Wednesday, March 27, 2013

Queen of the San Antonio Missions

The Mission San José y San Miguel de Aguayo is the largest of the five missions in San Antonio and is known as the "Queen of the Missions."

Completed in 1782, it was named for Saint Joseph and the Marqués de San Miguel de Aguayo, the governor of the Province of Coahuila and Texas at the time.

The mission was almost fully restored to its original design in the 1930s by the WPA (Works Projects Administration), so we could have a pretty good idea how the missions might have looked over 250 years ago. It was surprising to learn that the exterior of the church was very colorful. These portions of the exterior give some idea how magnificent the exterior must have been.

Spanish missions were not churches, but communities, with the church the focus. Around the perimeter of the rectangular-shaped mission were the living quarters with the plaza and workshops in the interior

At its height, the San José community contained about 350 Indian neophytes (those being given training in Christianity and Spanish civil government), sustained by extensive fields and herds of livestock.

"Viewed as the model among the Texas missions, San José gained a reputation as a major social and cultural center.

"So rich an enterprise was a natural target for Apache and Comanche depredations. Although they could not prevent raids on their livestock, the mission itself was almost impregnable (in the photo below, note the hole in the wall on the left and the two holes in the wall next to the entrance).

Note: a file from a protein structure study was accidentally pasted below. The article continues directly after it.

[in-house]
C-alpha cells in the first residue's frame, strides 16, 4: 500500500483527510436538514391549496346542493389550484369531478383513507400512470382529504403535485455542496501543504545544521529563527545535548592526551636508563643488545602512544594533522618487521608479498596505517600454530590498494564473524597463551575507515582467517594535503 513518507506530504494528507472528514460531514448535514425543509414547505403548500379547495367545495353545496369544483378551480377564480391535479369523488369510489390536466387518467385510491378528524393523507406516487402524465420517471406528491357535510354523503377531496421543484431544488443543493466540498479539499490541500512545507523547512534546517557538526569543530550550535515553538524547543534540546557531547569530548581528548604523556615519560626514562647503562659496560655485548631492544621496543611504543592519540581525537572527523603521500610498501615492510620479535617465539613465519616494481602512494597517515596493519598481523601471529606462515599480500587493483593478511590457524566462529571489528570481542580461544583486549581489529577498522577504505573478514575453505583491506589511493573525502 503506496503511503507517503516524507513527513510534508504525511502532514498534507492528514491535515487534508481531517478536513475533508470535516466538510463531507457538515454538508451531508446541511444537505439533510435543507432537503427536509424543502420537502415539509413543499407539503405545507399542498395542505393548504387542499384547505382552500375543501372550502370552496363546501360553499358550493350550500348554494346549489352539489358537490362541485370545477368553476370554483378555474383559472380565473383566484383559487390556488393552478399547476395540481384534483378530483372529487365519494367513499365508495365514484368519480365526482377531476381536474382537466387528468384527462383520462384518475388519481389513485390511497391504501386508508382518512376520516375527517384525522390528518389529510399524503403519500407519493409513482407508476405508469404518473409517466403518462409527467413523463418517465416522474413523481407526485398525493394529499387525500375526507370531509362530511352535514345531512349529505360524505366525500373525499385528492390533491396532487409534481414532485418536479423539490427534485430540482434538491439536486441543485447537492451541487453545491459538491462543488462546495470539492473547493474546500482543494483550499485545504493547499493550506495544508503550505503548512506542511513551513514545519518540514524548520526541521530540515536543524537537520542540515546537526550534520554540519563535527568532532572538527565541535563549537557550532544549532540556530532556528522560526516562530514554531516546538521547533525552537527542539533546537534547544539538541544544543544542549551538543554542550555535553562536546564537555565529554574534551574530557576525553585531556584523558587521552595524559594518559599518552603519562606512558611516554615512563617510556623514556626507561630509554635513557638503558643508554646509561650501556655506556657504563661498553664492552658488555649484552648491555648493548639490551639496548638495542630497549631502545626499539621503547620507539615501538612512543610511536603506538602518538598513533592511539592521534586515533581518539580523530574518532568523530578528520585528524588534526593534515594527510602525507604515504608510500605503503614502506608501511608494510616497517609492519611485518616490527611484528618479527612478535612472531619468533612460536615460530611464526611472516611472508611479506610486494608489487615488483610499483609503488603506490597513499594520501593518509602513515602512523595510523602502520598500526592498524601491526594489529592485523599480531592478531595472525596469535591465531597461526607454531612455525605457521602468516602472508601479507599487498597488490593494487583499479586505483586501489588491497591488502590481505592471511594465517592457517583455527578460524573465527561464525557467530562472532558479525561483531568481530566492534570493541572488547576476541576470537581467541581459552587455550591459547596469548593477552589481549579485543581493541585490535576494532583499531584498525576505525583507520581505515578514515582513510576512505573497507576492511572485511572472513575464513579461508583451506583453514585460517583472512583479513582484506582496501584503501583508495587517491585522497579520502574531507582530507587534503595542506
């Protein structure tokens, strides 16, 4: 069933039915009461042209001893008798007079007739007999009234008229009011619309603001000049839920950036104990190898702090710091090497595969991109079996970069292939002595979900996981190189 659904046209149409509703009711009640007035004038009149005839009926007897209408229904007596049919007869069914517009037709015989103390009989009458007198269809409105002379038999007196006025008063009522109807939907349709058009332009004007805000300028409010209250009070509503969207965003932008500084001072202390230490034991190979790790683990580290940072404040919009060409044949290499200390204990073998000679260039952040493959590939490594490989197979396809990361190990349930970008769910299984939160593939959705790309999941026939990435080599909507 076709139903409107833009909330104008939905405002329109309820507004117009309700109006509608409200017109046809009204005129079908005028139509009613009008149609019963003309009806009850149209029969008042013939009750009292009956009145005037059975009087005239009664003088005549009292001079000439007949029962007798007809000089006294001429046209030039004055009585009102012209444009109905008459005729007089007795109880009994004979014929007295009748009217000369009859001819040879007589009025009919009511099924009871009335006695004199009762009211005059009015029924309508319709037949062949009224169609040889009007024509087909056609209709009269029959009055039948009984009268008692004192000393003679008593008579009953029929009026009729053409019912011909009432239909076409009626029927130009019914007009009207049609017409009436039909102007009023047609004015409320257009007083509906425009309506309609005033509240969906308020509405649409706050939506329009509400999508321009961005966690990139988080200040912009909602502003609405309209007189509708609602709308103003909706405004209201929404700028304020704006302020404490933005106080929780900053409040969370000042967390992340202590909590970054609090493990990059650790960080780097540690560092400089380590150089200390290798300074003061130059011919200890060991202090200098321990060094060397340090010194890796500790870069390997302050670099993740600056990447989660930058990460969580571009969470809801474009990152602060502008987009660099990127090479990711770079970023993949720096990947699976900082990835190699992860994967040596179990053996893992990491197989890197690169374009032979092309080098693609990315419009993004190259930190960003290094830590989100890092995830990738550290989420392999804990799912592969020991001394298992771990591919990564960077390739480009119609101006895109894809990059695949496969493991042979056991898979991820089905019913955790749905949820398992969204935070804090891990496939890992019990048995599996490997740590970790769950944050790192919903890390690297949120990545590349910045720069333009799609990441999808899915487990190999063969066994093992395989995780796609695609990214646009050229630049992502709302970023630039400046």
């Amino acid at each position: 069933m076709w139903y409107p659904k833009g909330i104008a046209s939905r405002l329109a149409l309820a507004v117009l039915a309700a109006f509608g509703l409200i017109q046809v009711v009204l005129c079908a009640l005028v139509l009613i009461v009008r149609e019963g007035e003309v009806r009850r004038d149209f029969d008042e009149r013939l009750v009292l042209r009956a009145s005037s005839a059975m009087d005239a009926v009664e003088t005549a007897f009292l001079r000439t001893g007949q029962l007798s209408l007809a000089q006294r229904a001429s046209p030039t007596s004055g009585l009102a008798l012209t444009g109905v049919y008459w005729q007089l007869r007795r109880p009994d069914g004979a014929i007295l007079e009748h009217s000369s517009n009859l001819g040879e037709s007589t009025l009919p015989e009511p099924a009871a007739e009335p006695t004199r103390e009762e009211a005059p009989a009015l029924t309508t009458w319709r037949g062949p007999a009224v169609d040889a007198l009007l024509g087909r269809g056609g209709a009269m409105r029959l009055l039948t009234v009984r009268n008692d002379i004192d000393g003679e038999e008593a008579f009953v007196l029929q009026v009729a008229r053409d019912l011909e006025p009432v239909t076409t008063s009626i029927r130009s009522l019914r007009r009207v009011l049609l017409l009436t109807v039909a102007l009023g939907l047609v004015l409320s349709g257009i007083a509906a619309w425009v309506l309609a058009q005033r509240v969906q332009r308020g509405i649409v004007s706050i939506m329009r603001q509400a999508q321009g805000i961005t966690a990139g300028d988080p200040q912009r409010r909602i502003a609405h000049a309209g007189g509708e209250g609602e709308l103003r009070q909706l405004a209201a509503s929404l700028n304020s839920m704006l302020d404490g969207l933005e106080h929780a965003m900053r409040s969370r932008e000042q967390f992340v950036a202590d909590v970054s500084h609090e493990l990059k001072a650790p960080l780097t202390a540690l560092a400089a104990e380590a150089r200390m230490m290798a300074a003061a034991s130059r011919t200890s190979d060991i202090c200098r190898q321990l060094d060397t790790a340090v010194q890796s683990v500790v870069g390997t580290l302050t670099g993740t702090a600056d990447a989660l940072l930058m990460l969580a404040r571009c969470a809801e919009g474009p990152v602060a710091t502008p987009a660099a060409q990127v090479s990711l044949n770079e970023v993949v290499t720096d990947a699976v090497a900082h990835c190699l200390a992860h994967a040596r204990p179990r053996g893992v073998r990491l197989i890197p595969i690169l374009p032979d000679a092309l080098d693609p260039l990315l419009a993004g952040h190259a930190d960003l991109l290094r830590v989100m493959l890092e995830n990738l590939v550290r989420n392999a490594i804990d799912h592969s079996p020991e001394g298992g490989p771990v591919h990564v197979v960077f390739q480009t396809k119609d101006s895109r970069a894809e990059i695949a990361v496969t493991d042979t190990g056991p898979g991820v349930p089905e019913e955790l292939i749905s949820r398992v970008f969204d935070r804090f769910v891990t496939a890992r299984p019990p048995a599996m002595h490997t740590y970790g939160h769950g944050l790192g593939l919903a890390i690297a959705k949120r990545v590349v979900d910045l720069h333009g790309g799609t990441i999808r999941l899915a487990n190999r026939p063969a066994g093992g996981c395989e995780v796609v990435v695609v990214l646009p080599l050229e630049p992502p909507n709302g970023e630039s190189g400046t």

"In his journal, Fray Juan Agustín Morfí attested to its defensive character: 'It is, in truth, the first mission in America . . . in point of beauty, plan, and strength . . . there is not a presidio along the entire frontier line that can compare with it.' The danger was when working the fields or during travel to and from the ranch or other missions. With technical help from the two presidial soldiers garrisoned there, San José residents learned to defend themselves. Already proficient with bow and arrow, the men also learned the use of guns and cannon" (gov/saan/planyourvisit/sanjose).

Among the San Antonio missions, this mission provided the strongest garrison against raids from Indians.

The large convento housed at least two missionaries, and any travelers or guests. Living space was on the second floor, while the first was made up of storeroom, and a kitchen and refectory

During the preservation work completed in the 1930s, the convento walls required stabilization and some reconstruction work. As we walked through the convento space, we focused on the arches, windows, and architectural lines of the remaining structures.

But next we wanted to concentrate on the church of the mission.

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